This cheer-leading is something all of us noted, but I will take it just a little bit further. Think of DC, Dell, Harvey, Charlton. What creative genius comes to mind? Comic book folks might come up with the name of an artist or writer, but not that one name. Think Marvel. You think of Stan Lee.

I will go still further. It may be different today, but not long ago if you were to ask someone who wasn’t a fan of baseball to name a player the answer you were likely to get is Babe Ruth. He was such a giant of the game that his name became synonymous with it. Inseparable. Babe Ruth is baseball.

In the world of comic books, Stan Lee occupies that same exalted ground. Ask a non-fan to name a comic book creator. The answer is Stan Lee.

Happy 95th to the Man.

Packing Peanuts!

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And a special thanks to the GOOCH Squad for their assistance.

Update 1-19-18: I recently watched the excellent documentary series Robert Kirkman’s Secret History of Comics, the first episode of which examines the beginning of Marvel Comics. After watching that episode, I feel I may have been a little unfair toward Stan by suggesting he wanted all the credit. He lauds praise on Jack Kirby and Steve Ditko and he’s more nuanced about the creation of the Marvel Universe. He also acknowledges his editor assigning him to create a super-hero group to compete with the Justice League of America.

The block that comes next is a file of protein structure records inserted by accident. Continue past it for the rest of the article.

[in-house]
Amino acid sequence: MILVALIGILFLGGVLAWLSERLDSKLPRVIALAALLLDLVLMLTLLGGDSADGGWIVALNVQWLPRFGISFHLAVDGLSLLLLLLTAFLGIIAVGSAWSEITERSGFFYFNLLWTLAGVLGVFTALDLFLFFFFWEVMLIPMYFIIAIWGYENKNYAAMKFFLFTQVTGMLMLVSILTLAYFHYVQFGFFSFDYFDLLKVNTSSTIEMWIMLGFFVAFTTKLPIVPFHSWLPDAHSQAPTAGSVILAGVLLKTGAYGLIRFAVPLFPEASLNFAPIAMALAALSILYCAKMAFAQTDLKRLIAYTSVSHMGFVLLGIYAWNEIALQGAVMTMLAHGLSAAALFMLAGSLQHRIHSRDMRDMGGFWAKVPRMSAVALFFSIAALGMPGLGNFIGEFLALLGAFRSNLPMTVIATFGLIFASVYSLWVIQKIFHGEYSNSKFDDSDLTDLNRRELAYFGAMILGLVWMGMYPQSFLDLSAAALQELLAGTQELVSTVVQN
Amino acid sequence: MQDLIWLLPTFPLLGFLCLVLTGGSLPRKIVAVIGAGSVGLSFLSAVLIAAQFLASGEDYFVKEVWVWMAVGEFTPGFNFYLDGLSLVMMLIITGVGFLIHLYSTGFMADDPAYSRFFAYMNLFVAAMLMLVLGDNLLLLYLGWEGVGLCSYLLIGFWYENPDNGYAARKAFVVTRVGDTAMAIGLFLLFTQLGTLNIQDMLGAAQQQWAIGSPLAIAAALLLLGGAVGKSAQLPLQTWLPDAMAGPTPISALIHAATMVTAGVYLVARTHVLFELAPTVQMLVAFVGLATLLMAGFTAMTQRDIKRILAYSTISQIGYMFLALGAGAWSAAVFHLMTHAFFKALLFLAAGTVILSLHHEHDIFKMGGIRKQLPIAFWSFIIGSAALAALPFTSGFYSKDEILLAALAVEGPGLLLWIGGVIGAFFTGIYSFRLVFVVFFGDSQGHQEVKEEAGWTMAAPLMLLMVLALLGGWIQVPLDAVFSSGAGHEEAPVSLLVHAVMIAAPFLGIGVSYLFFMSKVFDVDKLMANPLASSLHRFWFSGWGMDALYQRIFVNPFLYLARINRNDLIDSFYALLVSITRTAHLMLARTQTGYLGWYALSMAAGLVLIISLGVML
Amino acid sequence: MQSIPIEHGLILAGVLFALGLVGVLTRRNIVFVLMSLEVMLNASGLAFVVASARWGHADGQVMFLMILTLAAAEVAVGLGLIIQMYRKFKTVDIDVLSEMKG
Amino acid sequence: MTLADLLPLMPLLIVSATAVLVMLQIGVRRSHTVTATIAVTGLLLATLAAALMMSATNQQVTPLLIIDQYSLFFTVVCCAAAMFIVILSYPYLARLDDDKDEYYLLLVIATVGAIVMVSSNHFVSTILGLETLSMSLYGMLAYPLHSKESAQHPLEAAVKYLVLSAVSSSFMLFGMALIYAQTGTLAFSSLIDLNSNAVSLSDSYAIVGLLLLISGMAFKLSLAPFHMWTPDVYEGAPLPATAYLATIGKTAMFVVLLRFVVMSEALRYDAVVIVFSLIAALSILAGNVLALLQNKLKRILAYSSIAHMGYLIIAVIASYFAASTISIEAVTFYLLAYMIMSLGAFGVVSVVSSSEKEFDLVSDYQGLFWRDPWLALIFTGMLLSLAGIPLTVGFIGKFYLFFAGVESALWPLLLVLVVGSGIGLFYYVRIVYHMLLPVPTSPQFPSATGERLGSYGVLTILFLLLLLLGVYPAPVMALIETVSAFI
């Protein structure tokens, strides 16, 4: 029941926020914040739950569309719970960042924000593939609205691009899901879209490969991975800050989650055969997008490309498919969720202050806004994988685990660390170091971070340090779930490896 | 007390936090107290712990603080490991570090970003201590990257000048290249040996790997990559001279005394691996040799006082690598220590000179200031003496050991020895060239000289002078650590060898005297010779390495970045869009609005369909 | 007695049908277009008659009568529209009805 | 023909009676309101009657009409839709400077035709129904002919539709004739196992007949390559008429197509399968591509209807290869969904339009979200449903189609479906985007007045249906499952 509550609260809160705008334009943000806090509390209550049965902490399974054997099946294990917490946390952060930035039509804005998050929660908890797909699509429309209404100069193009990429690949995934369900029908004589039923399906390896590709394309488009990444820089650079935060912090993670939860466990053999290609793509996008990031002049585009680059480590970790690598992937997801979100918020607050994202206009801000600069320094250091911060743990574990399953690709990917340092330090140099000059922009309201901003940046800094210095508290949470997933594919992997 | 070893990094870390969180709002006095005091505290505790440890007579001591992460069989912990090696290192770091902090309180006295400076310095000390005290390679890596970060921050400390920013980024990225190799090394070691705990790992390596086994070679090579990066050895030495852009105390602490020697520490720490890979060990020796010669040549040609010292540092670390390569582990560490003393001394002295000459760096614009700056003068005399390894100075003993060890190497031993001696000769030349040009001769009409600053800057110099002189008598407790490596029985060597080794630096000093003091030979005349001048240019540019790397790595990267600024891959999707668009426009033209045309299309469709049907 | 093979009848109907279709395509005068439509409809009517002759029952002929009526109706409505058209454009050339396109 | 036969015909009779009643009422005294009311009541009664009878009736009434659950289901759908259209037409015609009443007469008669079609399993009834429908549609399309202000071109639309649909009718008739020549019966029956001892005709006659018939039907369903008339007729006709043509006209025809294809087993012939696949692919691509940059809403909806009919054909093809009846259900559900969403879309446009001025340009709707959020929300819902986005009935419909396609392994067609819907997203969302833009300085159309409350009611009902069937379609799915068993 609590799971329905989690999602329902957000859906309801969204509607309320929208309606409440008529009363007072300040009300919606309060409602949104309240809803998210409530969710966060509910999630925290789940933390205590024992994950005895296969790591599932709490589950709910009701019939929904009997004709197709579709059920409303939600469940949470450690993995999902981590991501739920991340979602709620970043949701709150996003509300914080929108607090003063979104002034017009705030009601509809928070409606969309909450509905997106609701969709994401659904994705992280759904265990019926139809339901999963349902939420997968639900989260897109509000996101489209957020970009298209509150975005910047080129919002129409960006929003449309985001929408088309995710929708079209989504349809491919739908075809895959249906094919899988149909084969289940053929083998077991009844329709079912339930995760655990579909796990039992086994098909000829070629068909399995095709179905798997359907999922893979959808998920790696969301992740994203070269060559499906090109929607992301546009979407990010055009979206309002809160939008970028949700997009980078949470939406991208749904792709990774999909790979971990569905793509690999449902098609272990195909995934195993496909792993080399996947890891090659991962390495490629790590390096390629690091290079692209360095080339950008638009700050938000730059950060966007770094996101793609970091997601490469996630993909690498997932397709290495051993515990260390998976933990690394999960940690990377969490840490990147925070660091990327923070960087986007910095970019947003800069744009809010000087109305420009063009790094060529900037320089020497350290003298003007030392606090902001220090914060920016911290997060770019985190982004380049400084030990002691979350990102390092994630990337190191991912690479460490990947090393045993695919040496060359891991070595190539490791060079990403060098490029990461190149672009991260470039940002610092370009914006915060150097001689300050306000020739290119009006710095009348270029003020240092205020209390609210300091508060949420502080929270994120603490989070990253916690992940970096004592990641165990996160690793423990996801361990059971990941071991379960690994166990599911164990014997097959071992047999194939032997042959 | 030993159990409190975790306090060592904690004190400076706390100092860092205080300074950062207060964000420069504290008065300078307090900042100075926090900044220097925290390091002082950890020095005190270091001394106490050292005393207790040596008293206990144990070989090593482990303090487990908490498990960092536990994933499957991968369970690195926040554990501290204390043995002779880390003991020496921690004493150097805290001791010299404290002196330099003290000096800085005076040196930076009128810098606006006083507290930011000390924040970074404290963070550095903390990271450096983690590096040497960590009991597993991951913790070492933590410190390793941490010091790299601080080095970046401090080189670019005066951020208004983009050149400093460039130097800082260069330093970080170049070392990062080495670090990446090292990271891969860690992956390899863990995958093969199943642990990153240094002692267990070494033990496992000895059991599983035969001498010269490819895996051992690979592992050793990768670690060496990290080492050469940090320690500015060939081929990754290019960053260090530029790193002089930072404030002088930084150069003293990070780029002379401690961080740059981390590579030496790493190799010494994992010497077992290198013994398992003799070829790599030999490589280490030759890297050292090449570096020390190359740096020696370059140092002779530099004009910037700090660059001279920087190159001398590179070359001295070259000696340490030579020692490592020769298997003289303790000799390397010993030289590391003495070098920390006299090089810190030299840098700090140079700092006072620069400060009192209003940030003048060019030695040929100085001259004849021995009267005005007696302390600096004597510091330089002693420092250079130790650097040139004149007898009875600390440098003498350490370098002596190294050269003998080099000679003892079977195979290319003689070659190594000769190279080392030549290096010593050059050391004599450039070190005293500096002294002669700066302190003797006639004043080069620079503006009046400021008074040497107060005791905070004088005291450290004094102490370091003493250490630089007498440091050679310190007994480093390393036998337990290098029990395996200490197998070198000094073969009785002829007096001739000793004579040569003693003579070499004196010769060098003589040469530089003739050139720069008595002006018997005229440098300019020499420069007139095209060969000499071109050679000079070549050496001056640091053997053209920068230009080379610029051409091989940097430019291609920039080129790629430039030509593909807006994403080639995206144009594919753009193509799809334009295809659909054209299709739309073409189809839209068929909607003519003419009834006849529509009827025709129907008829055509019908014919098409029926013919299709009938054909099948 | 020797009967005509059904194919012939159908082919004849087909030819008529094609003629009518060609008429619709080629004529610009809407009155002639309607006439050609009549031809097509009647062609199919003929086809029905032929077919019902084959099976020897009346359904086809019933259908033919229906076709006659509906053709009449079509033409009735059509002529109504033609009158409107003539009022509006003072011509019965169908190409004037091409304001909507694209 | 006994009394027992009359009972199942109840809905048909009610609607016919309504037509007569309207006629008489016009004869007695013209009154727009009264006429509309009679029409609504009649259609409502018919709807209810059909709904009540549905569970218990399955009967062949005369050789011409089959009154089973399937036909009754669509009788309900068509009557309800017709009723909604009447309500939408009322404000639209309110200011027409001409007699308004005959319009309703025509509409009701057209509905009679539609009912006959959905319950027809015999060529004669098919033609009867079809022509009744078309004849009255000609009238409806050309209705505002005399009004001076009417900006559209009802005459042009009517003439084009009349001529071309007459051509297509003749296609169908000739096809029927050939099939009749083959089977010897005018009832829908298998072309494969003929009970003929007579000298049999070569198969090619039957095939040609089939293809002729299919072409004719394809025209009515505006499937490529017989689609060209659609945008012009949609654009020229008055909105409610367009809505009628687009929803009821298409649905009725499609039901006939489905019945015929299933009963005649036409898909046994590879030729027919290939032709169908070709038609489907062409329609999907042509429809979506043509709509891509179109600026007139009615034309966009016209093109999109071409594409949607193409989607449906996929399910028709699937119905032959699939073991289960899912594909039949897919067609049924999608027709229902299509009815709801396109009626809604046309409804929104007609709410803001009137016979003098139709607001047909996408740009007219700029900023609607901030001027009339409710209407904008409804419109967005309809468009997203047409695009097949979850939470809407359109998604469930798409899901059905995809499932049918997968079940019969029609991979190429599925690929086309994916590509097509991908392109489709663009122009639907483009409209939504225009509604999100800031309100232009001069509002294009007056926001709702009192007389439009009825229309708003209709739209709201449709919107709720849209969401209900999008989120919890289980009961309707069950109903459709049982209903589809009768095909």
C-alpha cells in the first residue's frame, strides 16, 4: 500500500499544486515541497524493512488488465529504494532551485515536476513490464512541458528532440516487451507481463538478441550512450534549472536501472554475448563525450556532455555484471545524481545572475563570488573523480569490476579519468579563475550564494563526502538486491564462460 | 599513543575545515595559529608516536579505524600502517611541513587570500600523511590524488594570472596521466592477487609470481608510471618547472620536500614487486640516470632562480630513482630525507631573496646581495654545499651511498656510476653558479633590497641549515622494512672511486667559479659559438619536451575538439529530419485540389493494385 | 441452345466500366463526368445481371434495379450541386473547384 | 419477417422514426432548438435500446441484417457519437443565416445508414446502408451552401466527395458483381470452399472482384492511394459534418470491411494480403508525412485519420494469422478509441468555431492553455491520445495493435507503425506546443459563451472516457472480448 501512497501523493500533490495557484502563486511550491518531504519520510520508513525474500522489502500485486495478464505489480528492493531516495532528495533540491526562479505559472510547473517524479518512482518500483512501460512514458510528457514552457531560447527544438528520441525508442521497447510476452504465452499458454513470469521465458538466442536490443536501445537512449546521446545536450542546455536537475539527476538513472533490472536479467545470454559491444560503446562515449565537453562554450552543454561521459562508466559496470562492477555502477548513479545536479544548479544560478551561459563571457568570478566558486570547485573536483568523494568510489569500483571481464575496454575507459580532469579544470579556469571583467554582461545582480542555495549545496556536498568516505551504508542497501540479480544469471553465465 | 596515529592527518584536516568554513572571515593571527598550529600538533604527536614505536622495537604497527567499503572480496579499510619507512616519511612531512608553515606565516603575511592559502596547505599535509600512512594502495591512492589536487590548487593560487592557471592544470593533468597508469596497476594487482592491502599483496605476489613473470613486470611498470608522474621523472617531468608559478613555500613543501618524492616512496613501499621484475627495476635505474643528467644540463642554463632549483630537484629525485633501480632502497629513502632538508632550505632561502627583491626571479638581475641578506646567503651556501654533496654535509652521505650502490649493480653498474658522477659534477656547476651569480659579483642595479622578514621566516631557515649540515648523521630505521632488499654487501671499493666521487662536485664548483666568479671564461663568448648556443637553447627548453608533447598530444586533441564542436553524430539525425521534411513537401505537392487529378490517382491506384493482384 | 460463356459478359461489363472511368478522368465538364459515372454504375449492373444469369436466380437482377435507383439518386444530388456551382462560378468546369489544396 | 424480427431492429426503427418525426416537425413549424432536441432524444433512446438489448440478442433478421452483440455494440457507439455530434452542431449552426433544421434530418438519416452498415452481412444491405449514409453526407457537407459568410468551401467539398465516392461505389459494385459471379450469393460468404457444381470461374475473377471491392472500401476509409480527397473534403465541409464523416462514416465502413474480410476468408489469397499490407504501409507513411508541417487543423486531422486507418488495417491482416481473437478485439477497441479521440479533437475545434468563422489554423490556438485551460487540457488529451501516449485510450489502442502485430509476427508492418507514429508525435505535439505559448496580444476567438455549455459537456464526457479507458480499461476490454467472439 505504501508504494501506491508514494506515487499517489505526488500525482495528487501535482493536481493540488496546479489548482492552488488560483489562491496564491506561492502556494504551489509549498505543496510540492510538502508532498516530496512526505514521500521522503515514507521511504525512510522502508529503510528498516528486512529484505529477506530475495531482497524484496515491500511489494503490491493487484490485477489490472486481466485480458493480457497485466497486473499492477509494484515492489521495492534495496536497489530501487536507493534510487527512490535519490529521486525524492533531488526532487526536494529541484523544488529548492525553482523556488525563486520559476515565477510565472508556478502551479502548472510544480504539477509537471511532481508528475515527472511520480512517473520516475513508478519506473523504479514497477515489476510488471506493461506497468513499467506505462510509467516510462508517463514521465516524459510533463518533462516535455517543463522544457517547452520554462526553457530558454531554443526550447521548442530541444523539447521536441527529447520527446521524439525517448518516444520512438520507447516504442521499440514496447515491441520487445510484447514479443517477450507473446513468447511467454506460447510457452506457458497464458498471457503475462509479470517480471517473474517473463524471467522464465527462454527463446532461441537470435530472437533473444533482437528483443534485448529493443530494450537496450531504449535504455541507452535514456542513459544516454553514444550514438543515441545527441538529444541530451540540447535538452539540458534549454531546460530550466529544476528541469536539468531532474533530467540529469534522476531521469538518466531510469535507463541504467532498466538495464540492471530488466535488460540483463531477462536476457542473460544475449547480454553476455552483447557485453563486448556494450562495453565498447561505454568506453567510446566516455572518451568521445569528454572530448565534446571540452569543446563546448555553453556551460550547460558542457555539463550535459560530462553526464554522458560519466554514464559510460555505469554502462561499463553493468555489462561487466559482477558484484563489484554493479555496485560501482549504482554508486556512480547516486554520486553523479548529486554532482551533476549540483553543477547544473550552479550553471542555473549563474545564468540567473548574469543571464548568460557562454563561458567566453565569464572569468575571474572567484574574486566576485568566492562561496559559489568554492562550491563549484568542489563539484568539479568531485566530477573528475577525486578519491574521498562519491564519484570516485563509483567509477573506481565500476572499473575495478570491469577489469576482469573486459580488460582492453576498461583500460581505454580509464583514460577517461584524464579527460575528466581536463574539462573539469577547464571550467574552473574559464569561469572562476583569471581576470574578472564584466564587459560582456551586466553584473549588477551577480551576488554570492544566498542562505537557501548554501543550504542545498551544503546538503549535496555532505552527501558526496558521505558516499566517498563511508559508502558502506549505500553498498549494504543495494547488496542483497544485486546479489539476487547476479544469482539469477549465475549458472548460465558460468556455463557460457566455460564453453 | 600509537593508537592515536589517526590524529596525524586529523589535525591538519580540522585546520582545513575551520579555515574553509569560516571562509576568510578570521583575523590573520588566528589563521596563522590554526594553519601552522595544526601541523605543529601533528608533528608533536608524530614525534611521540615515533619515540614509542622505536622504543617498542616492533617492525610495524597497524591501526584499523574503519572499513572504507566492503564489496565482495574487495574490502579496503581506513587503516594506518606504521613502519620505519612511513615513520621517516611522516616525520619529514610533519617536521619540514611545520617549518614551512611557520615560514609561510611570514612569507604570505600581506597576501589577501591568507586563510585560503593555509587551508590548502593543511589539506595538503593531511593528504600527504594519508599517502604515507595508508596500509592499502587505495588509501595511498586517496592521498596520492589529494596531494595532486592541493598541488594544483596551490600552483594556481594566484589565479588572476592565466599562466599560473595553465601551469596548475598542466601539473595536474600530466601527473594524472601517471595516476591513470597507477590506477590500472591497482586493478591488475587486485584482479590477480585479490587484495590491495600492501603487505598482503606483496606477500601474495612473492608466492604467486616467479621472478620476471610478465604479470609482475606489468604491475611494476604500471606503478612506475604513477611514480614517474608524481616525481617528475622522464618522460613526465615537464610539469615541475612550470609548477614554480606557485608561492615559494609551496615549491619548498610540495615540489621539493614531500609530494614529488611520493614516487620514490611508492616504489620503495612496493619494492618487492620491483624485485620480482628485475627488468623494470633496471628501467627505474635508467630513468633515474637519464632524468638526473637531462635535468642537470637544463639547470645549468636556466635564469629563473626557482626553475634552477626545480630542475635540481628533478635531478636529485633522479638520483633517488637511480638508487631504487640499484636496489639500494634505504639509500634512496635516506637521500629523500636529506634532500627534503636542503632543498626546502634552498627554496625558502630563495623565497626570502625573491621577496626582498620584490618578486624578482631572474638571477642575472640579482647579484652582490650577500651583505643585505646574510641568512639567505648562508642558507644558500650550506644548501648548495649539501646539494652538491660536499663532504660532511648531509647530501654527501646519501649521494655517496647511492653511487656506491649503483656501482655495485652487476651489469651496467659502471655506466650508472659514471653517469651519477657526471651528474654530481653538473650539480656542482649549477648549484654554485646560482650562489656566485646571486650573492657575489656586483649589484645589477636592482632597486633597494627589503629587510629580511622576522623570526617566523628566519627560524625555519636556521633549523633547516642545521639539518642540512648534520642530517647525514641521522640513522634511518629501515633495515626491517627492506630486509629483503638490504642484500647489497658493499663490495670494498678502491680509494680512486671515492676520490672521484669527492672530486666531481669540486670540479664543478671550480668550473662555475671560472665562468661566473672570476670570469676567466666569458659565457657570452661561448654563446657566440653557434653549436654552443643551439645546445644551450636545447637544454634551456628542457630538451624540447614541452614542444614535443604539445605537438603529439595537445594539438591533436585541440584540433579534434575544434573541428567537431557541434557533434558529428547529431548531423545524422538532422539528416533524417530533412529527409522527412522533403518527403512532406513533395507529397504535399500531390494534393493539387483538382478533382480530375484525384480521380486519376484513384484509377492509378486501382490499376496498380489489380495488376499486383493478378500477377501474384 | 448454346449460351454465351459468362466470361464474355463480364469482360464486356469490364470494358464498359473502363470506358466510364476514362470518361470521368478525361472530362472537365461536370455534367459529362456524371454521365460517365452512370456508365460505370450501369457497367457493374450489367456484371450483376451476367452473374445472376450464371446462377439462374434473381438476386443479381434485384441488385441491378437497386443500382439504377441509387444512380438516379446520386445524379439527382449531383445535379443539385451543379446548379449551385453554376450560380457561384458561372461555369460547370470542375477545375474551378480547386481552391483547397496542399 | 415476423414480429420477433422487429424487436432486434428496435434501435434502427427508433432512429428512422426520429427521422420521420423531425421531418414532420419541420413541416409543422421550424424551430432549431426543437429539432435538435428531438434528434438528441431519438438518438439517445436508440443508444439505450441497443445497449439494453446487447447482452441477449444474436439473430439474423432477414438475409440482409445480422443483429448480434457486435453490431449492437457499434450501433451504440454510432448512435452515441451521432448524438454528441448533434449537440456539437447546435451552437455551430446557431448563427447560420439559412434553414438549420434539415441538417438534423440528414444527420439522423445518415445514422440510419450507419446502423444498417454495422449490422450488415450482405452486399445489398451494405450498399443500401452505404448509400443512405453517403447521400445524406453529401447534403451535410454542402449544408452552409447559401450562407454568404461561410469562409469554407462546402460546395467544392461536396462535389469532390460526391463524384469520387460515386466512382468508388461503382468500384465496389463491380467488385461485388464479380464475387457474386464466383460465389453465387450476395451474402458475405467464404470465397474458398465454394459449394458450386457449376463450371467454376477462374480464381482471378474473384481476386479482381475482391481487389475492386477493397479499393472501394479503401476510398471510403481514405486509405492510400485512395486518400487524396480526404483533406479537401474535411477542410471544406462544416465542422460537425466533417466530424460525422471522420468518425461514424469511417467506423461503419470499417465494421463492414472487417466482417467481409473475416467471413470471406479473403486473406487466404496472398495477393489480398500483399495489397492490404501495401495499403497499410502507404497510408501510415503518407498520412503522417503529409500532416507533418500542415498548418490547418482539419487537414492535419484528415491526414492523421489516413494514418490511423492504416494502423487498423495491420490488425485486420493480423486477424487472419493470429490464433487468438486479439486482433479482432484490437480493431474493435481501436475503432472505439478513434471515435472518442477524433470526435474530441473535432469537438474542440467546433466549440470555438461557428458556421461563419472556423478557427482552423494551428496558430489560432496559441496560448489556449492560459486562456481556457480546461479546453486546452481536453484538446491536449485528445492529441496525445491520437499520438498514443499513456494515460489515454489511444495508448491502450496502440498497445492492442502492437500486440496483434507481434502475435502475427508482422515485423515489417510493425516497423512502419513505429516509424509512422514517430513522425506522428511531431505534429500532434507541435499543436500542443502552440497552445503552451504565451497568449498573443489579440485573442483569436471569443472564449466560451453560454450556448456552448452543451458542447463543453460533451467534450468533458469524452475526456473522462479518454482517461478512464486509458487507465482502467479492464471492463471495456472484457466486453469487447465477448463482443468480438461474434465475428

It’s a very good series. I highly recommend it.

 

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Variants! Variants! Variants! Variants! Variants! Variants! Variants! Variants! Variants! Variants! Variants! Variants! Variants! Variants! Variants!

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Look at it. Take a good look.

No, this isn’t my monthly installment in my great comic book covers series. A new cover will be declared great next week. My regular readers – do I have regular readers? – know it’s the first week of each month when I feature a great cover. This cover, although pretty good, is significant for another reason…

It is the very first variant comic book cover.

In 1986, someone at DC Comics hit upon the idea that if a variant cover was made available, collectors would buy two copies: One regular cover and one variant. That means more sales. They called it a “special collector’s edition.” Here’s a fun fact: Anything labelled as a “collector’s item” or “collector’s edition” probably isn’t going to be very collectable.